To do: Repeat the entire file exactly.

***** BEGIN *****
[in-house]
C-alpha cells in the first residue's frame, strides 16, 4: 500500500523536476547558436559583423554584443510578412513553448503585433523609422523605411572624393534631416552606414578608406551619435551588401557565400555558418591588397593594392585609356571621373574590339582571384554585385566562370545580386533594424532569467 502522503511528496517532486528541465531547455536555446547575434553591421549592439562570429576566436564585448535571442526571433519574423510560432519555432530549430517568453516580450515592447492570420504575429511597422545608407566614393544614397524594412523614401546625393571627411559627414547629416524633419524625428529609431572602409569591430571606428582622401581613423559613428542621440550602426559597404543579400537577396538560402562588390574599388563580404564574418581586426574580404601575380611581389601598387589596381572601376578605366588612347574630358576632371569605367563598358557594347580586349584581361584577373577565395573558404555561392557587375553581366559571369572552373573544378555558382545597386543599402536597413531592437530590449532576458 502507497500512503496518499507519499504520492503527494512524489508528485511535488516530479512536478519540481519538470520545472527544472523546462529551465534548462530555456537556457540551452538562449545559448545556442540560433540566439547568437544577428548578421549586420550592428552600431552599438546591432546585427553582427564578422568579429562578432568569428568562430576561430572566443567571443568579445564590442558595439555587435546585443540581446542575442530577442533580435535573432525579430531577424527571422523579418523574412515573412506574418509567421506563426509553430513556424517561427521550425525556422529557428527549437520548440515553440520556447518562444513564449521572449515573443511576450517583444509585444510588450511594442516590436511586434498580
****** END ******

[in-house]
C-alpha cells in the first residue's frame, strides 16, 4: 500500500523536476547558436559583423554584443510578412513553448503585433523609422523605411572624393534631416552606414578608406551619435551588401557565400555558418591588397593594392585609356571621373574590339582571384554585385566562370545580386533594424532569467 502522503511528496517532486528541465531547455536555446547575434553591421549592439562570429576566436564585448535571442526571433519574423510560432519555432530549430517568453516580450515592447492570420504575429511597422545608407566614393544614397524594412523614401546625393571627411559627414547629416524633419524625428529609431572602409569591430571606428582622401581613423559613428542621440550602426559597404543579400537577396538560402562588390574599388563580404564574418581586426574580404601575380611581389601598387589596381572601376578605366588612347574630358576632371569605367563598358557594347580586349584581361584577373577565395573558404555561392557587375553581366559571369572552373573544378555558382545597386543599402536597413531592437530590449532576458 502507497500512503496518499507519499504520492503527494512524489508528485511535488516530479512536478519540481519538470520545472527544472523546462529551465534548462530555456537556457540551452538562449545559448545556442540560433540566439547568437544577428548578421549586420550592428552600431552599438546591432546585427553582427564578422568579429562578432568569428568562430576561430572566443567571443568579445564590442558595439555587435546585443540581446542575442530577442533580435535573432525579430531577424527571422523579418523574412515573412506574418509567421506563426509553430513556424517561427521550425525556422529557428527549437520548440515553440520556447518562444513564449521572449515573443511576450517583444509585444510588450511594442516590436511586434498580